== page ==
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Old 09-08-2009, 12:22 AM
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Should taxpayers use a Home Equity Loan (HELOC) to pay off credit card debt?

While it may seem that taxpayers who are homeowners may find it considerably more difficult to tap into their "home equity" than in the past, it is still possible for some them to secure or tap into their home equity line of credit. Clearly, the credit market has tightened for many taxpayers and generally it is now much more difficult to obtain home mortgages and other lines of credit these days.

This is especially true today as the tightening of the credit market has been accompanied with a severe decline in home values in recent years. This has effectively left many homeowners with little or no home equity to draw upon! In this environment even the banks are rightly concerned about possible further deterioration in home values.

Despite these negative factors, many homeowners still retain a sizable amount of equity in their homes. This is especially prevalent in for taxpayers who do not reside in states like Florida, Arizona, Nevada, Mississippi and California, which have felt the "brunt of the housing market decline." These homeowners still retain untapped credit in their home equity lines of credit (HELOC), which is still available for them to draw upon. Thus, one is tempted to ask the question, “should taxpayers use their HELOC to help pay off their higher interest rate credit card debt?"

Advantages of paying off the credit card debt with a HELOC.
The two principal arguments proposed by financial planners who favor homeowners tapping into their HELOC to pay off high interest credit card balances are as follows;

1. First of all, a HELOC will very likely have a much lower interest rate than what many credit cards currently carry.
Currently, a HELOC may be have a rate of interest ranging from anywhere from 5.5% to 7.5% that is more than half the rate of interest that is currently charged on many credit cards (average ranging from 14% to as much as 22%). On a balance $15,000 or more, that represents a significant savings.

2. Homeowners can take advantage of deducting the interest expense from a HELOC on their personal tax return.
The interest expenses paid on “home equity loans” may be tax-deductable. Under the current tax law, a taxpayer filing a joint tax return can currentlydeduct the interest on up to $100,000 in home equity loans.

Disadvantages of paying off the credit card debt with a HELOC. The two principal arguments made by financial planners who do not favor homeowners tapping into their HELOC to pay off high interest credit card balances are as follows;

1. A HELOC is secured debt
Many taxpayers are not aware that their "credit card debt is unsecured," thus if a taxpayers were not able to pay it off, there's nothing the lender can do to you, other than report you as a bad credit risk! Whereas, in the case of a mortgage debt that includes a home equity loan or a HELOC, these debts are secured by the taxpayer’s primary home residence. Thus, if a taxpayer cannot make these repayments, the lender is entitled to repossess your home.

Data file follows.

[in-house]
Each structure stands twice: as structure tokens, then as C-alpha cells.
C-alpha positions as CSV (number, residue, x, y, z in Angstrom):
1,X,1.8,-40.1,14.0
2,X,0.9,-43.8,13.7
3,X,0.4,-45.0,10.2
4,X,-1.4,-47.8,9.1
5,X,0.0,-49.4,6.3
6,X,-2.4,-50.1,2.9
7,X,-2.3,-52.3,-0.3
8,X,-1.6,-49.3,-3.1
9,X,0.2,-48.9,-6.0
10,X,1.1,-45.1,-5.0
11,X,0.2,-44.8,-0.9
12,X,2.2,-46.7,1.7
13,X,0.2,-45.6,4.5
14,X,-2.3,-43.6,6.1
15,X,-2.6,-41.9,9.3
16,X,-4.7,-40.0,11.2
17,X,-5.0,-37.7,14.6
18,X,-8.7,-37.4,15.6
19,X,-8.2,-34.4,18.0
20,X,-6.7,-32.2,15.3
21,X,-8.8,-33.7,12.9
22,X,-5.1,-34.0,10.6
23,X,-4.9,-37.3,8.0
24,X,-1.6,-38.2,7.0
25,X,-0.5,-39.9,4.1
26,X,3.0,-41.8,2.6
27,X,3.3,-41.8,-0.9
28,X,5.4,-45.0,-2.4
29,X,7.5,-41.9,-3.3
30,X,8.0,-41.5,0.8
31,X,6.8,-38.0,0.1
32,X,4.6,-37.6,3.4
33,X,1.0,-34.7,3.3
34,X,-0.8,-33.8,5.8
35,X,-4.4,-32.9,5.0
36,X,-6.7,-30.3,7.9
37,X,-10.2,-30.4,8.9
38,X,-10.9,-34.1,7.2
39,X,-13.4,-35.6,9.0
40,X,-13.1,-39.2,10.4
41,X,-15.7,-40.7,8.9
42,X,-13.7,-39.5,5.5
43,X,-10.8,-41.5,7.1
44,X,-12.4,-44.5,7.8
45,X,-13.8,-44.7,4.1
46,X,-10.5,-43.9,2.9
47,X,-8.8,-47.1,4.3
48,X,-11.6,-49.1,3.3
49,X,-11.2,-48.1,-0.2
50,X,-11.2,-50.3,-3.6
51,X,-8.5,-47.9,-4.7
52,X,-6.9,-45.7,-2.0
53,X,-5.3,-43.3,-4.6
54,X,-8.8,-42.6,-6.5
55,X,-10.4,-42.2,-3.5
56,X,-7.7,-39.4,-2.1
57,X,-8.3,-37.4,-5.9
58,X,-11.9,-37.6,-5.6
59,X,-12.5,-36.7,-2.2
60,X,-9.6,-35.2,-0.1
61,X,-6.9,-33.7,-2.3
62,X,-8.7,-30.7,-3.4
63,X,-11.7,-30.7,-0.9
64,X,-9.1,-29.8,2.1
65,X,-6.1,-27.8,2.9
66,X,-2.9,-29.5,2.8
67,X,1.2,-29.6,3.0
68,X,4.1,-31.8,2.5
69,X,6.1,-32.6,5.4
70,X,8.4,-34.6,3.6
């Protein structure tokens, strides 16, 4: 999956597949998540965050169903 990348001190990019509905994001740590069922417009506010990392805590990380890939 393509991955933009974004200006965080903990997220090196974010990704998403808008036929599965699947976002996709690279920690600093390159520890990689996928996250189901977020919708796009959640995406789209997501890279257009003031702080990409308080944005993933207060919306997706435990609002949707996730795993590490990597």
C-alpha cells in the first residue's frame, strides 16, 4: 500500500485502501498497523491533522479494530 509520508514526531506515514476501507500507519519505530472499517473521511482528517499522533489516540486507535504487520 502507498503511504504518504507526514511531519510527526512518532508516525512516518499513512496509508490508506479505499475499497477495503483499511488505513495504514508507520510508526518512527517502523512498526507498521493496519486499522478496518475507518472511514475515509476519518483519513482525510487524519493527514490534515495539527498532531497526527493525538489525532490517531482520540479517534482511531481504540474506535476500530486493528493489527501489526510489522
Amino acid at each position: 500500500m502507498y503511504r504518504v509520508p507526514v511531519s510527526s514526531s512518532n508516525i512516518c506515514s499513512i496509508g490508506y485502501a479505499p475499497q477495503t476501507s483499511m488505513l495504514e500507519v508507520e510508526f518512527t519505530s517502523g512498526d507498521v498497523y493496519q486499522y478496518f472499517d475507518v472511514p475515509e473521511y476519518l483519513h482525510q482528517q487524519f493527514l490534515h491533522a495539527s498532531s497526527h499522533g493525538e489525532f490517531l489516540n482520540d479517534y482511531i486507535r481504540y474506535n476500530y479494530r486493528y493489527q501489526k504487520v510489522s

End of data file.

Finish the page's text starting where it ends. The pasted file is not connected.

Some Financial advisors recommend strictly against using a taxpayers home equity to pay off credit cards as it encourages continued dependence on credit card spending. As the old adage goes, "someone who wipes out their credit card debt finds it too easy to start running them up again, after all there is a zero balance and a few small charges won't matter." Shortly thereafter, the taxpayers have run their credit card balances back up again and now are confronted with both dangers of credit card debt and a higher home equity loan that was not there before. Again, the taxpayer is deeper in debt!!!

2. Back into the credit card debt trap
This is how many homeowners got into trouble in the current housing crisis. Some people, it seems, are addicted to debt - they can't avoid the temptation of those seemingly insignificant purchases that quickly pile up into big balances on a credit card. For them, tapping a home equity loan doesn't so much provide them a way to get a handle on their debt as it does wipe the slate clean so they can start all over again! Only they're not yet done with their previous debts. If a taxpayer does tap into a home equity loan to pay off his or her own credit cards, one should consider cutting up these credit cards and to remove the temption to use these again especially for spontaneous purchases.

Financial experts actually advise that taxpayers to retain at least one credit card for emergency expenses, such as a major care repair or as a reserve while traveling.

In conclusion, tapping into a home equity loan or line of credit can offer substantial savings in terms of interest expenses and possible tax benefits for homeowners who are currently burdened with significant amounts of credit card debt. But, the homeowner who has tapped into their HELOC must exercise "strict discipline" in not getting tempted to make impulse purchases using credit cards and in fact should avoid using the credit cards altogether.

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